The town of Zharkent, the capital of an agricultural district focused on the production of corn, is the last major Kazakhstani settlement before the Khorgos border crossing with China. Established in 1882 close to the Russian Empires border with China, on an ancient trading route, it was renamed Panfilov in 1942 in honour of Major General Ivan Panfilov, the commander of the 316th Rifle Division and a hero of the defence of Moscow. It is laid out in a grid pattern, with the main thoroughfare, Zhibek Zholy Street, a line of trees and flowers decorating its central reservation, bisecting the town from west to east.
Zharkent is heavily populated by Uygurs. In the 1880s, 45,000 Uygurs and 5,000 Djungans moved from western China into Zhetisu, an emigration caused by the Russo-Chinese St Petersburg Treaty of 1881. According to the treaty, the territory of Kuldzha (Kulja or Gulja) in the eastern Ili Valley, an area settled by Uygurs at that time, was returned to China, and the resident Islam-oriented population was allowed to choose where to live. Russia withdrew its troops from the upper Ili Valley and stationed them in Zharkent, founded for this purpose, 20 kilometres from the new border. Within a year, Zharkent was granted town status. Its location in the fertile Ili Plain and its strategic position favoured the development of beer and tobacco production, handicrafts and trade.
Zharkent lies on the northern edge of the Ili Plain in an area awash with change. Southeast of the town lies the Karakum Desert, a little sister of it's namesake in Turkmenistan, (they have in common the almost black sand for which they are named). In the south, the Ili River forms a marshy landscape, while in the north rise the 4,000-metre plus heights of the Toksanbay mountain range. Adventurers will find beautiful places to roam in the valleys of the rivers Usek, Burchan, Tishkan and Chizin.
The town of Zharkent only has one sight of note but it is a striking one, a Tsarist-era mosque whose design is an exuberant medley of central Asian, Russian and, especially, Chinese influences. In 1887, the leaders of the Muslim community of the young town decided to raise the funds to construct a mosque. The main sponsor and chief organiser of the project was a merchant named Valiakhun Yuldashev. He engaged a Chinese chief architect named Hon Pik. A popular local tale runs that Hon Pik had produced a dazzling building in China. The jealous patrons of that structure resolved on its completion to have him executed, so that he would be unable to repeat his triumph. Hon Pik learnt about their plan and fled, a commission from distant Zharkent coming as the ideal answer to his problems. Zharkent folk will tell you that the glorious structure that he built in China has not survived, and thus that their mosque has no equal. The mosque was completed in 1892. It survived a major earthquake, as well as neglect in the early Soviet period, when it was used as a store. It was restored in the 1970s and turned the Zharkent Mosque into Architectural and Historical Museum, thus the Soviet authorities chose to highlight its architectural worth rather than religious function. It remains officially a museum to this day.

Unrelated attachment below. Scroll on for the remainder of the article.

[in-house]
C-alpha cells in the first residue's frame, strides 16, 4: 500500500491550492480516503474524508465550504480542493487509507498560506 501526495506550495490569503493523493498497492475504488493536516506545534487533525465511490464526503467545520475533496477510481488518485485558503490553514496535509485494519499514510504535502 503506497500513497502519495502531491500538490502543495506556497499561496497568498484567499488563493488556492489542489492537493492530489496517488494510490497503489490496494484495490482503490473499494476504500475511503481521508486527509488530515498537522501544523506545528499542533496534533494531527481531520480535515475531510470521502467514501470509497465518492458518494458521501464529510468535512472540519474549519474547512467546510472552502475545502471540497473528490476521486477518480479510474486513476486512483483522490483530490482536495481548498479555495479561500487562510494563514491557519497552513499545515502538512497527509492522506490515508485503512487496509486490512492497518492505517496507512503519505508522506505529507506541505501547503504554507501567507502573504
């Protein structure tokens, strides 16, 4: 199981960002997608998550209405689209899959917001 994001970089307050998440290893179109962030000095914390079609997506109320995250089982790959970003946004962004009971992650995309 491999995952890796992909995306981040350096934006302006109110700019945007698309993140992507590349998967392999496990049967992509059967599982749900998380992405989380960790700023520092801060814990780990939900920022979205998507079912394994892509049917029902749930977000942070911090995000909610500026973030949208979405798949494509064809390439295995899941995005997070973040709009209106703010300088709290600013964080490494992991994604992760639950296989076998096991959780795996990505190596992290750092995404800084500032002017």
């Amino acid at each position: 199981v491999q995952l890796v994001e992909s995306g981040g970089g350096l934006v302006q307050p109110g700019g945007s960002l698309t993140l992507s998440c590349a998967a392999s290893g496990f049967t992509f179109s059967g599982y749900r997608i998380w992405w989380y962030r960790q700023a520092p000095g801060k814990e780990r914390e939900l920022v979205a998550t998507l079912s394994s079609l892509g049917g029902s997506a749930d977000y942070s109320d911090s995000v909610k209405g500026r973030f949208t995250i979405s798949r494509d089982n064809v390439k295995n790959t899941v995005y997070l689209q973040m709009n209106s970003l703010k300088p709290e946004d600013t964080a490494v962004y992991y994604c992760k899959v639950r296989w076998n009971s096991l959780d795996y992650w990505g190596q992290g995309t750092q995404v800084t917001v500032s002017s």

With its floating roof, the Zharkent Mosque looks more like a pagoda; it combines elements of Chinese and Central Asian architecture in an almost gay manner. The place of worship, with space for 1,000, the surrounding buildings of the small mosque, the Koran school and the main portal, were made without the benefit of nails, from Tien Shan spruce from the Ketman Mountains.
The mosque is entered through a powerful arched gate in the central Asian style. It is painted white, and attractively decorated with engraved half-columns, Arabic- language inscriptions and floral designs. On your right as you pass through the gate is a portrait of Yuldashev, swathed in furs and sporting his medals. On reaching the courtyard beyond, look back at the gate through which you have just passed to get an excellent impression of the mix of architectural styles used in the construction of the complex. The gate is topped by a minaret in the form of a delightful two-storied pagoda. On either side are brick cupolas of a more central Asian inspiration. The windows below have a Russian feel.
The main mosque building across the courtyard clearly shows off its Chinese influences. It is surrounded by a line of red-painted wooden columns which support the protruding green roof, turned up at the corners. The beams running beneath the roof are brightly decorated with floral patterns. The wooden interior, spacious enough to hold 1,000 worshippers, is equally impressive. Wooden columns support a decorated, latticed balcony. The minbar at the far end of the room has a strongly Chinese feel, and is surrounded by Chinese-style lanterns. The mihrab behind it, a scalloped niche with a door in the back, in contrast draws more heavily from central Asiatic traditions. The walls surrounding it are decorated with beautiful geometrical and floral designs. Beams on the wooden ceiling above are striped, like the skin of a tiger. The building was constructed without the use of nails.